This paper summarises the state-of-the-art in multiple tree visualisations. It discusses the spectrum of current representation techniques used on single trees, pairs of trees and finally multiple trees, in order to identify which representations are best suited to particular tasks and to find gaps in the representation space where opportunities for future multiple tree visualisation research may exist. The application areas from where multiple tree data are derived are enumerated, and the distinct structures that multiple trees make in combination with each other and the effect on subsequent approaches to their visualisation are discussed, along with the basic high-level goals of existing multiple tree visualisations.
Multiple trees, layout techniques, survey
Tree visualisation has been one of the staples of Information Visualisation (IV) since its inception, inspiring myriad variations in terms of layout styles and interaction techniques. The bulk of this research has been performed on single tree instances, yet as more data is produced that requires users to navigate through multiple tree classifications or to understand the complex interaction of several tree structures, an increasing number of situations call for the analysis and comparison of multiple tree structures - tasks to which IV techniques can also be successfully applied.
There have been attempts to categorise tree visualisation literature by criteria such as layout style, interaction technique and data type in previous survey papers. Again, however, most of them concern themselves with only the visualisation of single trees. Noik1 provides an early survey and classification system of graph presentation techniques, including trees, primarily focused on classifying by focusing and filtering attributes, and is too early for multiple tree visualisations to have registered in the literature. Later, Herman et al.2 surveyed the graph visualisation literature from an information visualisation perspective, grouping techniques by interaction and layout style rather than through the more formal algorithmic perspective favoured in traditional graph drawing domains. Their examples cover mostly restricted graphs including trees along with directed acyclic graphs (DAGs) and other graphs derived from general graphs. As with Noik, the survey does not include any examples of multiple tree visualisations due to the survey now being several years old. More recently, PhD and Masters’ theses regarding tree visualisation such as Nguyen3 and Nussbaumer4 include background chapters summarising the state-of-the-art at the time, but again cover only single tree visualisations.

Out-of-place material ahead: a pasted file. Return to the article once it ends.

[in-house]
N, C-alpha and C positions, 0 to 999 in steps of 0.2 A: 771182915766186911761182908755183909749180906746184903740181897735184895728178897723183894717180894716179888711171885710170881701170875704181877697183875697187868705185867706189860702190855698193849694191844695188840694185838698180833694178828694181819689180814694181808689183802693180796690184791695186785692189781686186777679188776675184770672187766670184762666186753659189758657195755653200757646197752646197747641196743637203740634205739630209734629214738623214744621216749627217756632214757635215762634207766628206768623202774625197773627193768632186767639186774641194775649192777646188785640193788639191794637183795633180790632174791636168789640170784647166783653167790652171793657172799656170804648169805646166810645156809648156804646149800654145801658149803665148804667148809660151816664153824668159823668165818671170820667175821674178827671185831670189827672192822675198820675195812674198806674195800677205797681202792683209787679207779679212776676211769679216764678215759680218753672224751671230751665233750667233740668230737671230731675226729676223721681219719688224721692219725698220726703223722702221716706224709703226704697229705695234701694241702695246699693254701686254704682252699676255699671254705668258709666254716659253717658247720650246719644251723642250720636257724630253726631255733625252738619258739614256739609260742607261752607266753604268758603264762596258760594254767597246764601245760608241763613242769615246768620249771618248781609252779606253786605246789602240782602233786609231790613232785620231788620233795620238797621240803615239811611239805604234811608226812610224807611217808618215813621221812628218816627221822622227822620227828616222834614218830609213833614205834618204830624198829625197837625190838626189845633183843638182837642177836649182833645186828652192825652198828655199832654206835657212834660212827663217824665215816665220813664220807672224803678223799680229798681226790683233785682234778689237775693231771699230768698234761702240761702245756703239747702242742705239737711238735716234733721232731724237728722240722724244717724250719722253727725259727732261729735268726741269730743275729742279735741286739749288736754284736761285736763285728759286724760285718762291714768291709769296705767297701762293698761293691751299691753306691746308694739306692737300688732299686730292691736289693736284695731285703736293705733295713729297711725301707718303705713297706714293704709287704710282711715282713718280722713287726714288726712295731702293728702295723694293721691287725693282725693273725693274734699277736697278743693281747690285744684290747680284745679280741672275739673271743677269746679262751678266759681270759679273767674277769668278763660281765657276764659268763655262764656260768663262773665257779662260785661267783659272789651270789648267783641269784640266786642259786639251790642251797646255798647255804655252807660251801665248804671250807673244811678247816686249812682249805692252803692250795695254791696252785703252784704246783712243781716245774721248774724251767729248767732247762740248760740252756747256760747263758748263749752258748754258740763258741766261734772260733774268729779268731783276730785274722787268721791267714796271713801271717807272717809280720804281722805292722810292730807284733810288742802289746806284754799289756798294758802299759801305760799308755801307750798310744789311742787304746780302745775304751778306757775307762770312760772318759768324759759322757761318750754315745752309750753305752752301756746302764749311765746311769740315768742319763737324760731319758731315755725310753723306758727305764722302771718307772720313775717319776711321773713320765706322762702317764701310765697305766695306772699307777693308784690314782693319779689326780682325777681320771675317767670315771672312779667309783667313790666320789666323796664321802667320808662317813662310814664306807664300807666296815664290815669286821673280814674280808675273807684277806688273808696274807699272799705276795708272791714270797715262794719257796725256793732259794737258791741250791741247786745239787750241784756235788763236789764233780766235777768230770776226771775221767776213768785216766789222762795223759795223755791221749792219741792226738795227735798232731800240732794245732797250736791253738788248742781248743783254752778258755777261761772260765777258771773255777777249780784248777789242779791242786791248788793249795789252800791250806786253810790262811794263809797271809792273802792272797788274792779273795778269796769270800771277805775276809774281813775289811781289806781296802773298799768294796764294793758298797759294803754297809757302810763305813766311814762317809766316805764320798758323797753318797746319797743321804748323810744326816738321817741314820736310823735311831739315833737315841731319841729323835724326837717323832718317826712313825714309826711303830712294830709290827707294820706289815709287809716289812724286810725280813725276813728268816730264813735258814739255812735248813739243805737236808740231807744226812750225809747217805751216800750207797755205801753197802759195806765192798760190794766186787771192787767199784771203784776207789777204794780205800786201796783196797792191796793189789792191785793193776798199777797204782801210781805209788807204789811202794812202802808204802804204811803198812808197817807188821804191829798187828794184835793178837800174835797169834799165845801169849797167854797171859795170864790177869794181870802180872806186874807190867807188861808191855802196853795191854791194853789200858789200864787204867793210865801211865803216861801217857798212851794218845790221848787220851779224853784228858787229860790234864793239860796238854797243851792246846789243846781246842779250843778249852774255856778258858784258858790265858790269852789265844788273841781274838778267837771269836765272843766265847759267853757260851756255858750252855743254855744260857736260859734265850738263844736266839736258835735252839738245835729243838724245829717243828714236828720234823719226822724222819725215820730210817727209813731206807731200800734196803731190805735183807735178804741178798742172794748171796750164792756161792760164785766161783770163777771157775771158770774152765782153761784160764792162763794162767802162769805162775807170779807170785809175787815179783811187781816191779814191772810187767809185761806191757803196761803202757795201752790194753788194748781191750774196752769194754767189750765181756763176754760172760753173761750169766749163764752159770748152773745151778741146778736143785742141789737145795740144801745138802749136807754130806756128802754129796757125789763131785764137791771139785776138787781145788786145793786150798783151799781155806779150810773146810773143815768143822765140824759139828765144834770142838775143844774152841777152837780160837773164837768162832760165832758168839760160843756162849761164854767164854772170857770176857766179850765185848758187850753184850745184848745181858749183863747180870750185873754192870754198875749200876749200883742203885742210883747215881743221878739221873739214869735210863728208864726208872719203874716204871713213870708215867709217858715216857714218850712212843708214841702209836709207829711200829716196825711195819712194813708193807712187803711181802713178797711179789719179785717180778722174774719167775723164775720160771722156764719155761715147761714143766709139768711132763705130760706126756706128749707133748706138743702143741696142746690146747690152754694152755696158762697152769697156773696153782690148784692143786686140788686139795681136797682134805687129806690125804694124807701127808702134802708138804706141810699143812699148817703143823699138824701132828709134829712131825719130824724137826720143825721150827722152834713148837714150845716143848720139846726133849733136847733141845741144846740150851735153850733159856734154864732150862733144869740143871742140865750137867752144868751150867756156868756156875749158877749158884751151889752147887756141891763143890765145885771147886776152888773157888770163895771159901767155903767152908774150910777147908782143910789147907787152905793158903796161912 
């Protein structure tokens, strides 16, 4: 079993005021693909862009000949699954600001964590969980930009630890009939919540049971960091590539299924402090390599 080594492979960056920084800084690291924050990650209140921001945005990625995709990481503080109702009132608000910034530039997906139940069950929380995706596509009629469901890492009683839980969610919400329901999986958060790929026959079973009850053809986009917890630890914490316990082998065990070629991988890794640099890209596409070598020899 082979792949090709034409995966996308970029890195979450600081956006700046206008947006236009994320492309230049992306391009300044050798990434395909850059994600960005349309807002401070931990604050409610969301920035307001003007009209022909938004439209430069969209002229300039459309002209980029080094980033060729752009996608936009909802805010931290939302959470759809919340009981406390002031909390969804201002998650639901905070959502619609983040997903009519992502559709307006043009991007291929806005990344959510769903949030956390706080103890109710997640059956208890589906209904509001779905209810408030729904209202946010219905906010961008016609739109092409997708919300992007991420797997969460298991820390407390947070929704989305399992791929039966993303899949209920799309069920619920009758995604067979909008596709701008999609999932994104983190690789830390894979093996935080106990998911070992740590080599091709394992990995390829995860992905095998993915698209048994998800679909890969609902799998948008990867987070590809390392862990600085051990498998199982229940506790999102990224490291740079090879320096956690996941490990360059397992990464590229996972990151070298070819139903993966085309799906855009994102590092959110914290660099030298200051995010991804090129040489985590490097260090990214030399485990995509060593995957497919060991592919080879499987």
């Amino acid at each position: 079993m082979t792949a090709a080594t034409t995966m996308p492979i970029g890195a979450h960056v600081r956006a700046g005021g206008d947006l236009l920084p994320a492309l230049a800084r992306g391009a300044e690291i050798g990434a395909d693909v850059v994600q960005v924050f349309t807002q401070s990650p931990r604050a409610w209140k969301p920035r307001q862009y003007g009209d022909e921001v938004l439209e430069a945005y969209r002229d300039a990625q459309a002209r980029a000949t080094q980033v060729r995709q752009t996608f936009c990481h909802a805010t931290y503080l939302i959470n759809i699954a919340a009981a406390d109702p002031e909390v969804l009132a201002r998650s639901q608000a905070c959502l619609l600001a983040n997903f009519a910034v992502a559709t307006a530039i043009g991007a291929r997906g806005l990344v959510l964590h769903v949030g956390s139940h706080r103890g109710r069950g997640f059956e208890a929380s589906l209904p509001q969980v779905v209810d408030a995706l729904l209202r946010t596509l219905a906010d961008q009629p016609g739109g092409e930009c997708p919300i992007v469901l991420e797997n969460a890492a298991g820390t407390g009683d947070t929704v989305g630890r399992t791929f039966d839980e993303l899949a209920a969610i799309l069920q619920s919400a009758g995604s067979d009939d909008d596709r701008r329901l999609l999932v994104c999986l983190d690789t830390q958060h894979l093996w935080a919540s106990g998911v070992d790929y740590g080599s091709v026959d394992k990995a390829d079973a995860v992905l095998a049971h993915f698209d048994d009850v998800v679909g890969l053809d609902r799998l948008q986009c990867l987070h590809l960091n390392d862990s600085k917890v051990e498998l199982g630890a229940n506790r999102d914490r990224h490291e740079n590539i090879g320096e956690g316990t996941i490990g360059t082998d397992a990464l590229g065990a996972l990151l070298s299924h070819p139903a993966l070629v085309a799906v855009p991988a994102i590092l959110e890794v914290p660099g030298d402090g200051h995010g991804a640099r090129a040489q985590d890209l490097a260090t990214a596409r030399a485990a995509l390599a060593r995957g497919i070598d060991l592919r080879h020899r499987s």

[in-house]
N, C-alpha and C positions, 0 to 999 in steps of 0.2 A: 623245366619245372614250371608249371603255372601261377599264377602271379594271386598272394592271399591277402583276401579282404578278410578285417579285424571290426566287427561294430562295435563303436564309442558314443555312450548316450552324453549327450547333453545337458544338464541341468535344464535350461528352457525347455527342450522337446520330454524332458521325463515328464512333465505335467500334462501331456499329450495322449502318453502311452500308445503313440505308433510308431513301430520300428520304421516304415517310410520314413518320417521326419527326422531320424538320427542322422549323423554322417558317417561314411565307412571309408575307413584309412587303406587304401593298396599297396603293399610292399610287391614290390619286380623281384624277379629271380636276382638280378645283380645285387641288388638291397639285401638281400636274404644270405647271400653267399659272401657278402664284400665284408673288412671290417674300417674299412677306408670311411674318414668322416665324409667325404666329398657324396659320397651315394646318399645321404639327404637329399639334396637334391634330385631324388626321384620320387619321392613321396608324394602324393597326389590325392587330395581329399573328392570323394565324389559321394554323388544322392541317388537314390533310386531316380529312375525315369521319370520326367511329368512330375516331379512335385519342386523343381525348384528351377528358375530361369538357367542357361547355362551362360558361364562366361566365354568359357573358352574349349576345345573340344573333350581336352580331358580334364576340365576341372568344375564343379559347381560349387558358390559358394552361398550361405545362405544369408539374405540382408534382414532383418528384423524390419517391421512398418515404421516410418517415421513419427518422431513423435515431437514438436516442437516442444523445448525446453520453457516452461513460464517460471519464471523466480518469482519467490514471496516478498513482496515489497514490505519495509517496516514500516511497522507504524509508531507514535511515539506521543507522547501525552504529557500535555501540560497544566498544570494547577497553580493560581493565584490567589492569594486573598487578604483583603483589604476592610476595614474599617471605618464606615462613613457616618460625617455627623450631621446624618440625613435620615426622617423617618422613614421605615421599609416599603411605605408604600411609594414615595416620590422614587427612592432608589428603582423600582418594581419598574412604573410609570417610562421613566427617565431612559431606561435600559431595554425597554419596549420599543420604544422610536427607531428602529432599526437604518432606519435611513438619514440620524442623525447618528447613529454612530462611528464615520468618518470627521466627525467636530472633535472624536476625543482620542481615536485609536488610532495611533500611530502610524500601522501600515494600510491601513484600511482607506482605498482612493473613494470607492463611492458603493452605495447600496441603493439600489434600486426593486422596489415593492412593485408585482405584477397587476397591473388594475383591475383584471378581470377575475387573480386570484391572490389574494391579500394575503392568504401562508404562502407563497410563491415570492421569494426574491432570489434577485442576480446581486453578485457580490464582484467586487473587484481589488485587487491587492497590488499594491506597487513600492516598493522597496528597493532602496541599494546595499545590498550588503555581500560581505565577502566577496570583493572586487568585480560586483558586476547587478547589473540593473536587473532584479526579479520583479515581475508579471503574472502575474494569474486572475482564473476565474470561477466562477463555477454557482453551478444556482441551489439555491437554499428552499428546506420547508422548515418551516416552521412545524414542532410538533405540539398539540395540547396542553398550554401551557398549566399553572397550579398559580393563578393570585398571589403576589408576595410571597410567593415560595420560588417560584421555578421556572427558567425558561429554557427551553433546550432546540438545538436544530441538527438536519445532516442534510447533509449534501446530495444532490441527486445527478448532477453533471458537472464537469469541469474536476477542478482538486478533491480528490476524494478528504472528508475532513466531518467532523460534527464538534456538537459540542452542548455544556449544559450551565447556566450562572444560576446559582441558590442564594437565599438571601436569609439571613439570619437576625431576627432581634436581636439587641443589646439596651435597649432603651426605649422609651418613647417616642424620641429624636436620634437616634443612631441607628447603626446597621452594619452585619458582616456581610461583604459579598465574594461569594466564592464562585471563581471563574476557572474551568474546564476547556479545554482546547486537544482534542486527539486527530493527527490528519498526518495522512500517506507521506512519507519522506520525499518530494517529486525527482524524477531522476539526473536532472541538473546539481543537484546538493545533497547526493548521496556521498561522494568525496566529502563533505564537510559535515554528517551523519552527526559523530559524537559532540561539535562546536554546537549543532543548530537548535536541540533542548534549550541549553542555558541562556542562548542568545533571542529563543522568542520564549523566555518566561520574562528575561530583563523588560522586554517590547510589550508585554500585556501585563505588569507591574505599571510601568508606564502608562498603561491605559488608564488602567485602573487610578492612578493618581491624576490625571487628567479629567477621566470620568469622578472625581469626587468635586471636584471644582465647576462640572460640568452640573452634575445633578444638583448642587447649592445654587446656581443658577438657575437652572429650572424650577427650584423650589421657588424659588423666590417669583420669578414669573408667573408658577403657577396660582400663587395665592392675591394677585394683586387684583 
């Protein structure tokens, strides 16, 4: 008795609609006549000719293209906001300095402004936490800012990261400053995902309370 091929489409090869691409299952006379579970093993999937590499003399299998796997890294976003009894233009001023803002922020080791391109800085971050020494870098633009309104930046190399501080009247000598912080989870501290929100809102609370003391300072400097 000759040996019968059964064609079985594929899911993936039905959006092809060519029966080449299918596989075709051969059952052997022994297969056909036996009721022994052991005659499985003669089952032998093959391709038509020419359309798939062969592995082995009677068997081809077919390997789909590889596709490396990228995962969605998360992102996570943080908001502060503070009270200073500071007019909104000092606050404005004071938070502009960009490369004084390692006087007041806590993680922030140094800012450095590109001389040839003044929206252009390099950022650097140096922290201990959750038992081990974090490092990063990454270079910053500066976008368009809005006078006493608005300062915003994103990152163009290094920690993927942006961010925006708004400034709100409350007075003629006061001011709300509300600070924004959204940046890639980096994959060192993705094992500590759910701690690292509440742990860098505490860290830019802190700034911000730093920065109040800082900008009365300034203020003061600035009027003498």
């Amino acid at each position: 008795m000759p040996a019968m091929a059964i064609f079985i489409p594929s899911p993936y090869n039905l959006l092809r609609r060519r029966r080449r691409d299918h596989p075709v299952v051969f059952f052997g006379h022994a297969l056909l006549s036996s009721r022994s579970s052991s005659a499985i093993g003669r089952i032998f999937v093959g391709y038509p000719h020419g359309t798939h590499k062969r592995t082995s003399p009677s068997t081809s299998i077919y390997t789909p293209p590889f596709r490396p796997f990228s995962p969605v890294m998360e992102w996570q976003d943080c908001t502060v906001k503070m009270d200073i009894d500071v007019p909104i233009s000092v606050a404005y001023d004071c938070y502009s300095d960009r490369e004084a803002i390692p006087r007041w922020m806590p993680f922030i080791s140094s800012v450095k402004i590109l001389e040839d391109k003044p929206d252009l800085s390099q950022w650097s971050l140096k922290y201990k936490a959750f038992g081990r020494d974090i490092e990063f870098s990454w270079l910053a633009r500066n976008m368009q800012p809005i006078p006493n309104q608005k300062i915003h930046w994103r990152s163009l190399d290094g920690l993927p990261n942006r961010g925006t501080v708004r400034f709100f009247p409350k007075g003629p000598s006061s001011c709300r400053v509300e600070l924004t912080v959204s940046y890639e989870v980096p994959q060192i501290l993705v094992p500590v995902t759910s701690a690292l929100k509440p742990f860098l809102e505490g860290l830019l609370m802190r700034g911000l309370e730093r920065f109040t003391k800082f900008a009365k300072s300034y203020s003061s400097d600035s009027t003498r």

Graham’s thesis5 includes a background chapter on multiple tree visualisation as it existed in 2001 but, as much of the work on the topic has occurred since then, recent work has not yet been summarised or explored comprehensively. As such, this paper aims to act as a survey paper for the field, collecting and summarising the current state-of-the-art in multiple tree visualisation. We begin by describing the areas where multiple tree data is to be found and the different types of structure formed by overlapping trees. Then we give a brief summary of single tree visualisation before moving on to two-tree and multiple tree visualisations in greater detail, discussing the techniques used to display and interact with these structures and their associated advantages and disadvantages. From the review of such work we summarise the basic tasks that multiple tree visualisations are attempting to allow users to perform.
The primary sources of data, and therefore application areas, for multiple tree visualisations are bioinformatics, faceted classifications, schema/ontology mapping and software development. These are fields with a common thread of re-classification or re-categorisation which produce in some form or other multiple tree data sets which users are interested in analysing for finding patterns, editing relationships or using as mechanisms for querying data.
In bioinformatics, analyses of species relationships produce multiple conflicting phylogenies and taxonomies over the same or overlapping groups of species; each instance being a model of evolutionary or morphological similarity between those species. Constantly, new classifications are produced over previously classified data due to the discovery of new species and the development of new analytic techniques. Currently, reconciling such structures relies on producing consensus trees6 which accents shared structure but omits unique details of individual tree structures in the process, even though practitioners regard each conflicting classification as legitimate in its own right.